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Boylen spoke after giving a speech at a Unity in the Community event in Grand Rapids in which he continued to show support for social justice and addressing racial inequity. Last month, Boylen participated with Wendell Carter Jr. and other Bulls staffers in a Juneteenth march in Grant Park. And Karnisovas said on a conference call with reporters that Boylen has been vocal in team Zoom discussions on the issues.

"I just think we have to tell the truth. We can't cover things up. We've made mistakes. We've got to own up to those mistakes," Boylen told the Grand Rapids TV station. "It's a difficult time. It's raw right now and it should be. I'm just hoping we can use this moment to be better, all of us."

As for Boylen's future, Karnisovas has empowered Boylen for now, although plenty of speculation about his long-term fit exists. Karnisovas has asked for Boylen's input on player development strategies and potential hires in that department. The front office and coaching staff also have had multiple meetings about the current roster as well as draft and free agency discussions.

Publicly, Karnisovas has made it clear he wants to get to know Boylen and his staff and also watch him in action before making a decison on his future. The NBA and NBPA are discussing possible holding a second so-called "bubble" for the eight teams, including the Bulls, not invited to the NBA's restart in Orlando, Fla. That bubble almost certainly would take place in Chicago and would give Boylen and his staff an opportunity to work in a developmental phase with players for Karnisovas and Eversley to view.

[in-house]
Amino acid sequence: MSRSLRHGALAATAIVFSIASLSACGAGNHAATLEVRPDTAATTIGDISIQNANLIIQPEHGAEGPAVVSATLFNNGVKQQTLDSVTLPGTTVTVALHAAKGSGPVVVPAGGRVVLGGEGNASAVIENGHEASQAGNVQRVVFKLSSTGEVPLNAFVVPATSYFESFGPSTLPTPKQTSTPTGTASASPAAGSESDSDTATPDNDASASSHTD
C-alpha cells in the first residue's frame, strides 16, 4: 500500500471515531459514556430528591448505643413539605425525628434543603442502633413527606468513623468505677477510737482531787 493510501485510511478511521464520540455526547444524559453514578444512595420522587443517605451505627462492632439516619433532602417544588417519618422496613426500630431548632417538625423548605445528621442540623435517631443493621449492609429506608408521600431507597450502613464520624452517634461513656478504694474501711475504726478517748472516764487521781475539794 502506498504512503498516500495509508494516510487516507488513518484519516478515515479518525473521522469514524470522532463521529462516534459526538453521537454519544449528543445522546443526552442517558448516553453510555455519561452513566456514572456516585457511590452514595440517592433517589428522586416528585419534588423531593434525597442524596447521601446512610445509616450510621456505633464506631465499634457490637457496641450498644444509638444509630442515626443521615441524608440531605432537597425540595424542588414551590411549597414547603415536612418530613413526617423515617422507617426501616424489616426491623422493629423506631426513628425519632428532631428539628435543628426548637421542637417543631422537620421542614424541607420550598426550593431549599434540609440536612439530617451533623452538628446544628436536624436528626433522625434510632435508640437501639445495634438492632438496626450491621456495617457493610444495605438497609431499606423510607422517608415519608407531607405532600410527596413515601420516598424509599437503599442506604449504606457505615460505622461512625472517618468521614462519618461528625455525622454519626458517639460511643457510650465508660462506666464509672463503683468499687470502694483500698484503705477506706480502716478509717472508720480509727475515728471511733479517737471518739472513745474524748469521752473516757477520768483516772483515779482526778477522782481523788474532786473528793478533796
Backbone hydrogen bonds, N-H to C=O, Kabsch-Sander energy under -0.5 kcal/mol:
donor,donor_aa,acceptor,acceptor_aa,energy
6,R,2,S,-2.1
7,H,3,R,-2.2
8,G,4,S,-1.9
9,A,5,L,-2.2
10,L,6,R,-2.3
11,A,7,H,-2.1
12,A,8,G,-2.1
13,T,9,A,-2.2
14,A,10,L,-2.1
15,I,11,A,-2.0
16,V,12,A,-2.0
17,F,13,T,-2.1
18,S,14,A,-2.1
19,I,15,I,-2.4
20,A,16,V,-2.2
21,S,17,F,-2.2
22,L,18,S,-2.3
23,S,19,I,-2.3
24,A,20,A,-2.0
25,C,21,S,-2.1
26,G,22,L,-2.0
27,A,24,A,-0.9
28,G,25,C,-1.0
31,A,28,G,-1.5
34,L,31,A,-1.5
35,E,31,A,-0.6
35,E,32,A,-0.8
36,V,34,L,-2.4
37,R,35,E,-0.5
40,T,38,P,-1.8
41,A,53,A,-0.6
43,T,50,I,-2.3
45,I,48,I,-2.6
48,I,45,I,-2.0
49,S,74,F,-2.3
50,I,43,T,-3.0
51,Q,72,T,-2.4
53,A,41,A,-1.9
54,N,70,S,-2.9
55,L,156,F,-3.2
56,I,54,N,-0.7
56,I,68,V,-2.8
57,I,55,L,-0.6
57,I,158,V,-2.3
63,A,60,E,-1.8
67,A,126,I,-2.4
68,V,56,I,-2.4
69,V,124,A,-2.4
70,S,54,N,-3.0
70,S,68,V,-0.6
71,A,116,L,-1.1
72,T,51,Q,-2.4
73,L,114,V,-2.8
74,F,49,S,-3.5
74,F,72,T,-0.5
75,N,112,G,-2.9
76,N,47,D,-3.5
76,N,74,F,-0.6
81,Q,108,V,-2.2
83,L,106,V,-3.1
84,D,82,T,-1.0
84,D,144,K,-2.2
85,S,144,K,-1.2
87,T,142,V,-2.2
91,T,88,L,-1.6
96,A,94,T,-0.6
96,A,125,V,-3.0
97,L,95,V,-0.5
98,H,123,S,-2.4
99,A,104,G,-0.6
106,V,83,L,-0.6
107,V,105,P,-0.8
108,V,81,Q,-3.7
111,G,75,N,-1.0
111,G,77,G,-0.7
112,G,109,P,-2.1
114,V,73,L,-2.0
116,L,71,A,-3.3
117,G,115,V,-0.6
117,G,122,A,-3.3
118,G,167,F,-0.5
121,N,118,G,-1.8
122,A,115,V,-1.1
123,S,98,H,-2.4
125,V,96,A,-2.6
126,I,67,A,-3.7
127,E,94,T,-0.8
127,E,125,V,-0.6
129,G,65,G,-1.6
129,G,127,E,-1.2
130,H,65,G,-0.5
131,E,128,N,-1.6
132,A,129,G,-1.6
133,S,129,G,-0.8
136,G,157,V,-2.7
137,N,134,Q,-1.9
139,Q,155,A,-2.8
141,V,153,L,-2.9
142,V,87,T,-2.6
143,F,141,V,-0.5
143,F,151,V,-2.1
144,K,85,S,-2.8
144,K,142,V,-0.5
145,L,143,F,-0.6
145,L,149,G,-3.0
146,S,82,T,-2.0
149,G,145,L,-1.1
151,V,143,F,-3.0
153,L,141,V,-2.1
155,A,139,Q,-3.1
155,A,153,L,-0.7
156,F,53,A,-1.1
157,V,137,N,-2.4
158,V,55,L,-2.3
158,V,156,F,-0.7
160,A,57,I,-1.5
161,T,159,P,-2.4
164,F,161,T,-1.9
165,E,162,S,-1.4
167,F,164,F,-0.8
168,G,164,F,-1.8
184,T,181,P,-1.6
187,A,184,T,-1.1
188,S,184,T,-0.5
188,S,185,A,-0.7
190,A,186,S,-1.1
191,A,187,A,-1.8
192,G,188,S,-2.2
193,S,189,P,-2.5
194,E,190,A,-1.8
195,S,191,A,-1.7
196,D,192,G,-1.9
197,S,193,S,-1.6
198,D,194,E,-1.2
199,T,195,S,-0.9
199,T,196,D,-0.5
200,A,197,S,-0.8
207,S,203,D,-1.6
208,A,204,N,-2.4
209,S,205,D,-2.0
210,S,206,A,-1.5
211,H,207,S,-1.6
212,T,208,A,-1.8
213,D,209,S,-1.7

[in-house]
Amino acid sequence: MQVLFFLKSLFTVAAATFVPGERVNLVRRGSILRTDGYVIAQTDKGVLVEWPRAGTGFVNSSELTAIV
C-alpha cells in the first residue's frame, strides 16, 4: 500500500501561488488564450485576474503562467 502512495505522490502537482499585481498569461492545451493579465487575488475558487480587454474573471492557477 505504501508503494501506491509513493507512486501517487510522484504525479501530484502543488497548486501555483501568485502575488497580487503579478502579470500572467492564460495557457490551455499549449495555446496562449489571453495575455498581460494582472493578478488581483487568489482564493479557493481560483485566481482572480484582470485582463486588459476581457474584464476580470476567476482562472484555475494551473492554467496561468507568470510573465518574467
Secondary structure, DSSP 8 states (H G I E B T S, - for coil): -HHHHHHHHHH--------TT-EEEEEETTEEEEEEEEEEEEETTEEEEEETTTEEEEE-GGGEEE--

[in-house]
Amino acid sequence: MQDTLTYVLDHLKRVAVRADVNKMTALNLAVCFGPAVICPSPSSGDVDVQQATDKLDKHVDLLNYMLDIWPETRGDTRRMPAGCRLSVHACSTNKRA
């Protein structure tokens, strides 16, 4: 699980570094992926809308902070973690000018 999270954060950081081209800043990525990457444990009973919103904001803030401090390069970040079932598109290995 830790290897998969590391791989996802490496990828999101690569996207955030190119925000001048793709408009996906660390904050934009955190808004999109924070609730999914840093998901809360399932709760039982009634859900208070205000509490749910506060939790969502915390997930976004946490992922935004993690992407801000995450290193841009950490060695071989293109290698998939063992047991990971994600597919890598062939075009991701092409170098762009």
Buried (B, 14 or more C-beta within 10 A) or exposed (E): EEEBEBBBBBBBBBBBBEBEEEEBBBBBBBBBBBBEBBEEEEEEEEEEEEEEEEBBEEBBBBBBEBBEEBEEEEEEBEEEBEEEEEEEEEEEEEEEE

Boylen and his staff are operating as if they'll return for the 2020-21 season. He is confident Karnisovas and Eversley understand the improvement the Bulls made as a young team in areas like defense, pace and shot quality before widespread injuries hit. Boylen has two years remaining on his deal and has a strong relationship with ownership.

"We have a young team," Boylen told the Grand Rapids TV station. "We were 23 1/2 years old. We had an injury-laden season. We need to play. We need to compete. We played very hard. We were a hard-playing team, but we want to keep that edge going into next year. It's hard to do that without the competition part of it. We're hoping we can have some of that."

Boylen dined with Karnisovas and Eversley last week in Chicago. They also have been watching the voluntary player workouts that have been taking place at the Advocate Center together, which last week included Zach LaVine. Boylen had welcomed Karnisovas to the organization in a team-issued statement upon the executive's hiring in April but hadn't commented publicly on the full new regime, which replaced John Paxson and Gar Forman. Paxson, who held Karnisovas' role, is now in a senior advisor role. Forman, who was the general manager, was fired.